Restless legs syndrome (RLS) is defined as an irresistible urge to move the legs, which is usually accompanied by paresthesias or dysesthesias at least twice weekly, and affects 2%-4% of adults in Europe and North America. This systematic review assesses the current complementary and alternative options for RLS and the potential benefits of those treatments on sleep quality, mood disorder, and quality of life. A systematic search of the PubMed, Embase, Cochrane, and Web of Science databases was conducted.

Author(s): 
Xu, Xiao-Min
Liu, Yang
Jia, Shi-Yu
Dong, Mei-Xue
Cao, Du
Wei, You-Dong
Publication Title: 
The American Journal of Occupational Therapy: Official Publication of the American Occupational Therapy Association

This article is the first part of a systematic review of evidence for the effectiveness of cancer rehabilitation interventions within the scope of occupational therapy that address the activity and participation needs of adult cancer survivors. This article focuses on the importance of physical activity and symptom management. Strong evidence supports the use of exercise for cancer-related fatigue and indicates that lymphedema is not exacerbated by exercise.

Author(s): 
Hunter, Elizabeth G.
Gibson, Robert W.
Arbesman, Marian
D'Amico, Mariana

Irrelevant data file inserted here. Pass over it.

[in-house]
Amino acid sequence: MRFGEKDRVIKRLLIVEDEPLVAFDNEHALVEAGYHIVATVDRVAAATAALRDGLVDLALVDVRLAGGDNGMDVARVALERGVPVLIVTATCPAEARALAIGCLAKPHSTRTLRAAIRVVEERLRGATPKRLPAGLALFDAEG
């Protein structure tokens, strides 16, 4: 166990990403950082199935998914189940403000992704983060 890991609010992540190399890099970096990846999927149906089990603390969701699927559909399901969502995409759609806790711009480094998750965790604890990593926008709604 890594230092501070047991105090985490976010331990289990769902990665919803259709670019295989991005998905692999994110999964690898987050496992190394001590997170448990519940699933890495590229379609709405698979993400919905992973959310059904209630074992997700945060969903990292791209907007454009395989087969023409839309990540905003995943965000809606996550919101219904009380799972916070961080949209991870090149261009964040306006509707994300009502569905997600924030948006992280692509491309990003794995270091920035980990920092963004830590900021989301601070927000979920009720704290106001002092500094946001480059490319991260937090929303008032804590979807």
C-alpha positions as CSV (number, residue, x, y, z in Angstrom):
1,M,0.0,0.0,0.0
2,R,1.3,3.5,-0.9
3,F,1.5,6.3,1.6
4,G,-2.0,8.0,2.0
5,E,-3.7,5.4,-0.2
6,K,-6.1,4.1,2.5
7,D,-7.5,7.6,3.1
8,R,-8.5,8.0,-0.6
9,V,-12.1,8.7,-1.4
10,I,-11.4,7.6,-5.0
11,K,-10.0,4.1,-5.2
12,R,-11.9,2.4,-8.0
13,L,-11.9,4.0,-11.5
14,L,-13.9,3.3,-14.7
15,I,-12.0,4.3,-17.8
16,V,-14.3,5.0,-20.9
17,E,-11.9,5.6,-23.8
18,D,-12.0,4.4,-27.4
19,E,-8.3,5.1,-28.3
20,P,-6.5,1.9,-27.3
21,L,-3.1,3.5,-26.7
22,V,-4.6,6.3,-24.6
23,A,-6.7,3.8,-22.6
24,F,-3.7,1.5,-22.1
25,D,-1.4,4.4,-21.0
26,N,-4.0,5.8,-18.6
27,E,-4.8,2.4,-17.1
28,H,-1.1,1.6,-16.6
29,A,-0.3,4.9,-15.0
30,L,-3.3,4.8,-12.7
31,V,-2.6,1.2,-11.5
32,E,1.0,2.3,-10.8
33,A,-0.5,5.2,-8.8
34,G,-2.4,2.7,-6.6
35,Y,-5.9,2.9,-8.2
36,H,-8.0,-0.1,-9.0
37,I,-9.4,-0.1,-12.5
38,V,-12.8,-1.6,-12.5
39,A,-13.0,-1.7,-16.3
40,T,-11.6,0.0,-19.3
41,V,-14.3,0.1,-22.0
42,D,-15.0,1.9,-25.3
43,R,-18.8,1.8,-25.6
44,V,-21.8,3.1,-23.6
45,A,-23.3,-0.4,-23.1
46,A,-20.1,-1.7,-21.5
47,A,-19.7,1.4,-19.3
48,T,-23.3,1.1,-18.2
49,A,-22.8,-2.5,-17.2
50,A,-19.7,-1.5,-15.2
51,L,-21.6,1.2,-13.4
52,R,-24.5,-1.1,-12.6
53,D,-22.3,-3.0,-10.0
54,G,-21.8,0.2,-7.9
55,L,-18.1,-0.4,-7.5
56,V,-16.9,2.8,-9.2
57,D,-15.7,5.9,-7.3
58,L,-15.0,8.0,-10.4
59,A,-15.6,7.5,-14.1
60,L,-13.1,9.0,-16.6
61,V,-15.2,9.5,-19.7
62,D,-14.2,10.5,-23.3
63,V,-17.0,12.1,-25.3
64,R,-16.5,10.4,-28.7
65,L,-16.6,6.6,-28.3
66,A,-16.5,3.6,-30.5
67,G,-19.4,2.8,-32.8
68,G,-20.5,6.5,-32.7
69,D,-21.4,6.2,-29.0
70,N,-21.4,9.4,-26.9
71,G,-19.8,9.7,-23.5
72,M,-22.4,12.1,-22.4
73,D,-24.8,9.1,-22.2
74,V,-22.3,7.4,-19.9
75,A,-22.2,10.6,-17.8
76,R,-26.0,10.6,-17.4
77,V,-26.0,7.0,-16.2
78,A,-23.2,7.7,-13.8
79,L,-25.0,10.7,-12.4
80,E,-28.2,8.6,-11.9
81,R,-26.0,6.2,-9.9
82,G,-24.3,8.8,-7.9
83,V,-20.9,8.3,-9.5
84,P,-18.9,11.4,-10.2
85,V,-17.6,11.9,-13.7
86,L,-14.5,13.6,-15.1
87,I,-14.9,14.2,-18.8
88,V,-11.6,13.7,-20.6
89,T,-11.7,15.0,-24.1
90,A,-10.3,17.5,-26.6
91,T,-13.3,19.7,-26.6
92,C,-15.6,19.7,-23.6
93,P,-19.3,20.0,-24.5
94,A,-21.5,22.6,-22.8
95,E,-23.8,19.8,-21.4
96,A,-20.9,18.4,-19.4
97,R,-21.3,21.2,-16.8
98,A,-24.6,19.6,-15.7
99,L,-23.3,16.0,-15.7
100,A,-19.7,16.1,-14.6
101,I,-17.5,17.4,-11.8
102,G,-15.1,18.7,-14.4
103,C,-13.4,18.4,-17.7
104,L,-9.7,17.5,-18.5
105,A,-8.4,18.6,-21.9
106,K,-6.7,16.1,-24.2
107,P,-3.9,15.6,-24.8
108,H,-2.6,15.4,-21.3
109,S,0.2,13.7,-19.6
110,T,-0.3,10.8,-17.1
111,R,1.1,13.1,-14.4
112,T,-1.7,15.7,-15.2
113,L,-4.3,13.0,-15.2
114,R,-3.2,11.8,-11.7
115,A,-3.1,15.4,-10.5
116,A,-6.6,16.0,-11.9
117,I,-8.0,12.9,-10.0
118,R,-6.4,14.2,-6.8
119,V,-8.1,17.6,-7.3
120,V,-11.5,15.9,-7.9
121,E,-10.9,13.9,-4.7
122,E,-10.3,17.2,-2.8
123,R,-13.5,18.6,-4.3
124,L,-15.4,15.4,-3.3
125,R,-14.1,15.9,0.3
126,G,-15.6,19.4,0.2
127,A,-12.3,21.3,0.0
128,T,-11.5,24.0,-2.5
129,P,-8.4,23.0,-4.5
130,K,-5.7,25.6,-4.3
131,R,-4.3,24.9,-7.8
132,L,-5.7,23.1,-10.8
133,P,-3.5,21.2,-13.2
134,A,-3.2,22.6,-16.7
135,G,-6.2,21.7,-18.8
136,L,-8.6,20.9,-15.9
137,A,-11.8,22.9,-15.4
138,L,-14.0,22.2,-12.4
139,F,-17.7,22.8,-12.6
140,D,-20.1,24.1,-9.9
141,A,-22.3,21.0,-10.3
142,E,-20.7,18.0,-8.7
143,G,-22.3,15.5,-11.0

Publication Title: 
The American Journal of Occupational Therapy: Official Publication of the American Occupational Therapy Association

OBJECTIVE: We reviewed the efficacy of occupational therapy-related interventions for adults with rheumatoid arthritis. METHOD: We examined 51 Level I studies (19 physical activity, 32 psychoeducational) published 2000-2014 and identified from five databases. Interventions that focused solely on the upper or lower extremities were not included. RESULTS: Findings related to key outcomes (activities of daily living, ability, pain, fatigue, depression, self-efficacy, disease symptoms) are presented. Strong evidence supports the use of aerobic exercise, resistive exercise, and aquatic therapy.

Author(s): 
Siegel, Patricia
Tencza, Melissa
Apodaca, Beverly
Poole, Janet L.
Publication Title: 
Mindfulness